Kate Barbee at Kohn Gallery
Feb 5 - Mar 25(All times are in PDT)
A new exhibition of paintings by Kate Barbee abandons the precious sanctity of the canvas. In rosy paintings, figures swirl and mingle, limbs jut out at impossible angles. Just as her figures are deconstructed in a pseudo-Cubist style, her paintings too are cut apart and then stitched back together. The artist approaches each new work with a bevy of older “failed paintings” that she repurposes into her new compositions, cutting each piece along the silhouette of each painted head or potted plant. With embroidery thread, Barbee sutures old onto new, collapsing imagery to create textural tapestries. The embroidery thread encircling each painting scrap is applied in neat rows, creating dashed patterning across each painting that draws the eye in and out of Barbee’s lush painted scenes.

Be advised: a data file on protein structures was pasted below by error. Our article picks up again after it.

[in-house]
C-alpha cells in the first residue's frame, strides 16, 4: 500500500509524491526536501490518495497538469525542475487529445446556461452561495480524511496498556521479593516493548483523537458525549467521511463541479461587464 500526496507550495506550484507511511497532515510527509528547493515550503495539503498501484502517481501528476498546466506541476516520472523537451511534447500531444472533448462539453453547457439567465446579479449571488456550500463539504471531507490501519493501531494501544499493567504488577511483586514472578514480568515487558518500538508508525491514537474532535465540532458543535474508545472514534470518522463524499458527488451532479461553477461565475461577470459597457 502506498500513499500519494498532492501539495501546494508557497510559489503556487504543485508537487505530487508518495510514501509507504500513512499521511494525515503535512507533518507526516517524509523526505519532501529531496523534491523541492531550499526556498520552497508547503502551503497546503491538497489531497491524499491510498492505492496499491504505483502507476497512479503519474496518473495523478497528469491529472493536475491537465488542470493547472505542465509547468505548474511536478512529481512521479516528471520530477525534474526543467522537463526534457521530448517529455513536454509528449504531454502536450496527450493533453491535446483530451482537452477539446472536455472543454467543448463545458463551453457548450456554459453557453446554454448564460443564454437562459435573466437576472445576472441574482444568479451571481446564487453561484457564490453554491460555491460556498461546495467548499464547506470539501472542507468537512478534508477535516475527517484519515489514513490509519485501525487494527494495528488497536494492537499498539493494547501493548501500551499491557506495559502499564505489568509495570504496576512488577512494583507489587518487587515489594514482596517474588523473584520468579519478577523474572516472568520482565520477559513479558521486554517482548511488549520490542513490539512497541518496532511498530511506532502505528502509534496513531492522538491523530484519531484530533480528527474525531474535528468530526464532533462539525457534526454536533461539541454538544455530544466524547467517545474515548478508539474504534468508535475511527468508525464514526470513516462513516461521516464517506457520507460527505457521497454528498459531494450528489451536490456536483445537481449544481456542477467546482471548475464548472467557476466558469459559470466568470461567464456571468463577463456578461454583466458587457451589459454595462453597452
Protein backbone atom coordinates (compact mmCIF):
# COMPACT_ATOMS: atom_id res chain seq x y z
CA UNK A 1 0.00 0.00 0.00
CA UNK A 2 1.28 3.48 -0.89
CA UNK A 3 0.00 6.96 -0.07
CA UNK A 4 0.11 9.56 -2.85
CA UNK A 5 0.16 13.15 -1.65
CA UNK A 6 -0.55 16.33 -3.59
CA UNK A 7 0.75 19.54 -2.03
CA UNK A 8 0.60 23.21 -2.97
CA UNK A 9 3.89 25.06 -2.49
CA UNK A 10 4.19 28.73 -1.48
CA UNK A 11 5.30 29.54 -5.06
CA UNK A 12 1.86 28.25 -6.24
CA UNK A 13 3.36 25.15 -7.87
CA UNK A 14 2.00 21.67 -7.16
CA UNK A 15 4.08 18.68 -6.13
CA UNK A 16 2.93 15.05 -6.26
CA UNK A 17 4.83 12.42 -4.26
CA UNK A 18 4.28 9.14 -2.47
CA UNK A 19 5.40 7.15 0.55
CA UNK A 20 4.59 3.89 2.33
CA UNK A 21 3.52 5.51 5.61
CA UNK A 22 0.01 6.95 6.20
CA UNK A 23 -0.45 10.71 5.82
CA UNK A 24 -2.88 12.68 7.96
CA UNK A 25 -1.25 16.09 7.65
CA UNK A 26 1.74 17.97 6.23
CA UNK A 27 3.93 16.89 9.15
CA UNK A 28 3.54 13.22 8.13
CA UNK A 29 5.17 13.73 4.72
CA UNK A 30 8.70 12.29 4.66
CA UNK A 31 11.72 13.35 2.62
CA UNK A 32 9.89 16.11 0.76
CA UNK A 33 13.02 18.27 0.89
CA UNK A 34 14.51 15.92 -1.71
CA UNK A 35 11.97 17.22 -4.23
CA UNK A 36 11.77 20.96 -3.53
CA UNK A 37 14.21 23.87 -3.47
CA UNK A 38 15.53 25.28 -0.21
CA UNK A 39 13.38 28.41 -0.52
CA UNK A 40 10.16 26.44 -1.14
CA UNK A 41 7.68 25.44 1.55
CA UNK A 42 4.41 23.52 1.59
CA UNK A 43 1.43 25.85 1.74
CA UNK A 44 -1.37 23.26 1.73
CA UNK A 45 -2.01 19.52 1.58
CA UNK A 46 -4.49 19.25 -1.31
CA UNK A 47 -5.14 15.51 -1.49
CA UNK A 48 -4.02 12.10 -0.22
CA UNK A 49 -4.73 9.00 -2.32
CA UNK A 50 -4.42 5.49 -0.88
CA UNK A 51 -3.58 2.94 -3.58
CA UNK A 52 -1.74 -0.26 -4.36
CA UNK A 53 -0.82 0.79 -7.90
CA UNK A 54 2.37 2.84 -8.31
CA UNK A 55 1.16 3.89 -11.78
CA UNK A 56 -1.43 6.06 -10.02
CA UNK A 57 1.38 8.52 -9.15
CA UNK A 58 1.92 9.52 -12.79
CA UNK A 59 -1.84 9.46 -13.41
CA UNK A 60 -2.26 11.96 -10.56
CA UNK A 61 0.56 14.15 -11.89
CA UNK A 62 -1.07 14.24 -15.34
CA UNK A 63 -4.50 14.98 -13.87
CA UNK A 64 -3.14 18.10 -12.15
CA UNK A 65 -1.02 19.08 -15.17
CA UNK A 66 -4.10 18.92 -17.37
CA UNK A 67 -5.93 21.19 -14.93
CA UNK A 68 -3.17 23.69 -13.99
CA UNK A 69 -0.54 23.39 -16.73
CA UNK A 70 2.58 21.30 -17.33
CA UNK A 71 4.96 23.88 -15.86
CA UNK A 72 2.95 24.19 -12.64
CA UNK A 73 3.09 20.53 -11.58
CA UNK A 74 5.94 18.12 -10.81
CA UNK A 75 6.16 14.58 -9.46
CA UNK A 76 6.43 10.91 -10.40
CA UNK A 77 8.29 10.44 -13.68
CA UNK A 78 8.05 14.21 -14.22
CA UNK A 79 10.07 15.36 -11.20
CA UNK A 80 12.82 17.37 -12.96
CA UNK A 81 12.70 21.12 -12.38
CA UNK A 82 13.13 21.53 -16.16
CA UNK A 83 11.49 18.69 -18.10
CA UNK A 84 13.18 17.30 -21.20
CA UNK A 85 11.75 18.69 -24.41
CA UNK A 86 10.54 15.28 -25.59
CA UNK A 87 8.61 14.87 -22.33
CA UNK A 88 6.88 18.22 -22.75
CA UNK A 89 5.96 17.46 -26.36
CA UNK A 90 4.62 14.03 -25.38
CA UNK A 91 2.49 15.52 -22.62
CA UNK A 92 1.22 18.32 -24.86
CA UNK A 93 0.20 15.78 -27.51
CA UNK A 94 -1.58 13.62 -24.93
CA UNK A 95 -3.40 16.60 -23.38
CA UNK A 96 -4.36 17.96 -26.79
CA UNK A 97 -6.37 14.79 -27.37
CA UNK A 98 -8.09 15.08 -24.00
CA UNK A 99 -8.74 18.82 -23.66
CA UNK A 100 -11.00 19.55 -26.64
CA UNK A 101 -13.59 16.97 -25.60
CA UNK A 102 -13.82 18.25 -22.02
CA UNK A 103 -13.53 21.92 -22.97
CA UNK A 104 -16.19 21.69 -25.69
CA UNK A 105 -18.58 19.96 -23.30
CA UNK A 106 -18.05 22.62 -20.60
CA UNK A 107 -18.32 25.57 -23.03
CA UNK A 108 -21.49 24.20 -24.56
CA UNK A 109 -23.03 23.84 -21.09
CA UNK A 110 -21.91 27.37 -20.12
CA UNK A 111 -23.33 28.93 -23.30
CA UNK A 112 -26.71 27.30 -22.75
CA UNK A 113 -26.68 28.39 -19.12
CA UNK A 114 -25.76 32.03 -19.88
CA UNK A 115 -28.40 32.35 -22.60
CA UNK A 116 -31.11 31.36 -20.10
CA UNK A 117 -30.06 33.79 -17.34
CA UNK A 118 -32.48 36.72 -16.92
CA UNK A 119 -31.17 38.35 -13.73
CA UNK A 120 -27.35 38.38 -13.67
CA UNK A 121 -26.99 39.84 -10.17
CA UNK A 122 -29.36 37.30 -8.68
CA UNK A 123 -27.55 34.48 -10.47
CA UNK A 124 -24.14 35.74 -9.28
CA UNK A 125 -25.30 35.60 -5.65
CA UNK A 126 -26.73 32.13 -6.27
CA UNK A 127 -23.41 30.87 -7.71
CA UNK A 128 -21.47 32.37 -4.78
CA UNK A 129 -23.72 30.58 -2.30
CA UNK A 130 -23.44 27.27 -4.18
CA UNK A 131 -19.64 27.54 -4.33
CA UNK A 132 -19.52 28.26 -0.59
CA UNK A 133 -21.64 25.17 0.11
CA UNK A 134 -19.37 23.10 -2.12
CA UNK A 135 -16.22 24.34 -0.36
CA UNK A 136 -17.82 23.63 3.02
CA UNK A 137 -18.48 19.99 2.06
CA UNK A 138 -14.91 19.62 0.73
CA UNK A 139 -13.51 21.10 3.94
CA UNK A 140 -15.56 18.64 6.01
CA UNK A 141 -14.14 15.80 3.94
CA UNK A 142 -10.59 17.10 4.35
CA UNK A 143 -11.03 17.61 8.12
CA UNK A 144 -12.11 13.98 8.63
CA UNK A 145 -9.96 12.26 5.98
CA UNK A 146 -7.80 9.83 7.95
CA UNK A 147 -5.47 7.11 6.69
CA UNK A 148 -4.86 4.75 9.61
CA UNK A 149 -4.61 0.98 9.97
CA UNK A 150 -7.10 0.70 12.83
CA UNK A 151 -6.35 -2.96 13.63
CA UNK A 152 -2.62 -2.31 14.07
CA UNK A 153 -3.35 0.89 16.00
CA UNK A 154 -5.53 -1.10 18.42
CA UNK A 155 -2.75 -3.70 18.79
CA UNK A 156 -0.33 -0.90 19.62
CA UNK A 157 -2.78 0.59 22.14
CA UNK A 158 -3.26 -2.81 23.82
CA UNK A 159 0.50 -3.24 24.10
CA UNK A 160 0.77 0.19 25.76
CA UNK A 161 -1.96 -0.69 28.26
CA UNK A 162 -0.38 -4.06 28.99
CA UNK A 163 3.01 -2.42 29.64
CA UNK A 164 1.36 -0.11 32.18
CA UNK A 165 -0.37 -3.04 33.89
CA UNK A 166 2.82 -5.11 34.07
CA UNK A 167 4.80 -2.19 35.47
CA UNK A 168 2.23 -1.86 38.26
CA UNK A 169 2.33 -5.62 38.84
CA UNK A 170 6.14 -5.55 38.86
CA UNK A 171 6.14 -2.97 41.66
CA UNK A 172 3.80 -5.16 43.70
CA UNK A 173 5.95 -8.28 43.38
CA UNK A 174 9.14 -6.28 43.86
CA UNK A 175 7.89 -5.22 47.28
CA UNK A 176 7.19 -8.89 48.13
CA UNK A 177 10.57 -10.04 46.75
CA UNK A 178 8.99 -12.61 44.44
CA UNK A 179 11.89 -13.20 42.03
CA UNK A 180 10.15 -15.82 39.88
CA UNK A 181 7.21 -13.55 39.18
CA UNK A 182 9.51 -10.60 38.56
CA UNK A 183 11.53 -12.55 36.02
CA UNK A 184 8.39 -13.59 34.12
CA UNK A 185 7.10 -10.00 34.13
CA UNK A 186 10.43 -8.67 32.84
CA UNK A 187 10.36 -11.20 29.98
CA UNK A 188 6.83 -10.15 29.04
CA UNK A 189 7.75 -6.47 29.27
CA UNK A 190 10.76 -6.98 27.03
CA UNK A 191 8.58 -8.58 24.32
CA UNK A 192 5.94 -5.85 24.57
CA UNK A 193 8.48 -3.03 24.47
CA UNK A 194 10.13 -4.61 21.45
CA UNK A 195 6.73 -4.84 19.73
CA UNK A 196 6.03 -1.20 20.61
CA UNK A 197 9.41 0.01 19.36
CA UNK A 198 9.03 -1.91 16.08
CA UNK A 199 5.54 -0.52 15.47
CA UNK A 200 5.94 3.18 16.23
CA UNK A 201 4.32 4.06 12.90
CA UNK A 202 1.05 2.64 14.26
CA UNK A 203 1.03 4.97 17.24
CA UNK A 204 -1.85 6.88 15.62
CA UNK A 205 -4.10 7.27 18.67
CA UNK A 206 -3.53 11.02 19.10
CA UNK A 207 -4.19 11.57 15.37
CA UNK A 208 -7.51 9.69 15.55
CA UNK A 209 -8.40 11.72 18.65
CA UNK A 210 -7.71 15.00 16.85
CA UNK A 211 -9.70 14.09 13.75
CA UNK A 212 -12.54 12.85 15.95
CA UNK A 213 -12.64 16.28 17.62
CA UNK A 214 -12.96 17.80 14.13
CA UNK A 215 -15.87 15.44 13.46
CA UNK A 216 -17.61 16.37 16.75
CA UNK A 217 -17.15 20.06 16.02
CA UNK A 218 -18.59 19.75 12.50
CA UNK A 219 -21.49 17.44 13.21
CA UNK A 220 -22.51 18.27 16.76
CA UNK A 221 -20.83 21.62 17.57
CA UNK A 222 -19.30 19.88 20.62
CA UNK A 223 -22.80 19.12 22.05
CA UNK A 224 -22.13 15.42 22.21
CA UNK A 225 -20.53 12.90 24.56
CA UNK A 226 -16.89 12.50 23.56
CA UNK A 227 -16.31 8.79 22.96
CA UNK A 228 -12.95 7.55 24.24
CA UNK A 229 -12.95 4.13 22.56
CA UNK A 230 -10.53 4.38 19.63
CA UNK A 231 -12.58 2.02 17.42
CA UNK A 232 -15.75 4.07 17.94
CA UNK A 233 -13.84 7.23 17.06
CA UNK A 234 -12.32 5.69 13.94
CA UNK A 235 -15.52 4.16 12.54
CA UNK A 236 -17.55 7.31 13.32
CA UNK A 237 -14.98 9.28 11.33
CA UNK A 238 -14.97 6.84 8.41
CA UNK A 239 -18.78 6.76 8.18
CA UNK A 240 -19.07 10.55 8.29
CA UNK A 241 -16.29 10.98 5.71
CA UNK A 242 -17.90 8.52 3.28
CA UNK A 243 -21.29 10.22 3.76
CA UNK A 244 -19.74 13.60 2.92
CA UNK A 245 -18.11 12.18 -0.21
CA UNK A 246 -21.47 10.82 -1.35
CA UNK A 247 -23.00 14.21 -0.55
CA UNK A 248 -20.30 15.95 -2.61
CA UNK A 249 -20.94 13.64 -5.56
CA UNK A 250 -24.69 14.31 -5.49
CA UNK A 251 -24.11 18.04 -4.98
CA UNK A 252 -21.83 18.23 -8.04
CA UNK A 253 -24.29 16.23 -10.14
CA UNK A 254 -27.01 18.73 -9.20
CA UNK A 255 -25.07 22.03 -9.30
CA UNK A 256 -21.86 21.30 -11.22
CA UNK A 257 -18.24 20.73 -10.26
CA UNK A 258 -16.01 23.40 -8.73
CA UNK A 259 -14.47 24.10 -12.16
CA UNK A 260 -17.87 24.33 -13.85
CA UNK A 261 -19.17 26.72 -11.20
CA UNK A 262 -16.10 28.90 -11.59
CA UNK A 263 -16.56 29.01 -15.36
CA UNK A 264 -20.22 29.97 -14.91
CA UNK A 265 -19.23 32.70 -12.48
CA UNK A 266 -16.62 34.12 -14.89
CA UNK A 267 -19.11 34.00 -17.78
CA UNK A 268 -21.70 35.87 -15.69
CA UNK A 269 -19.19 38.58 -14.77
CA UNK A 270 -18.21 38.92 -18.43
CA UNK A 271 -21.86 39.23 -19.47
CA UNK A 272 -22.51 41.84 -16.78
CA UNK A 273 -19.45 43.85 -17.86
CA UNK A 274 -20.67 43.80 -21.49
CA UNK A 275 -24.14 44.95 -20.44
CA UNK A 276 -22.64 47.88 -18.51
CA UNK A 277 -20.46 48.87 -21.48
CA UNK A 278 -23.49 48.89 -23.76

During this very, ahem, domestic-focused year, many of us have become all too familiar with our own inhabited spaces and much of Barbee’s paintings focus on domestic space — house plants and plush couches mill about her floating figures. In the largest work in the show, “Nesting” an interior life plays out across the canvas, with little scenes quilted together to build into a narrative tableau. Various rooms of a house are depicted along with a female figure lounging within warm hues and floral details. “I’ve started to really notice my chairs and daydream about architecture, occupying my nest,” Barbee told me.
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Photo: Kate Barbee, “Blue Moon,” 2020. Image courtesy of the artist and Kohn Gallery.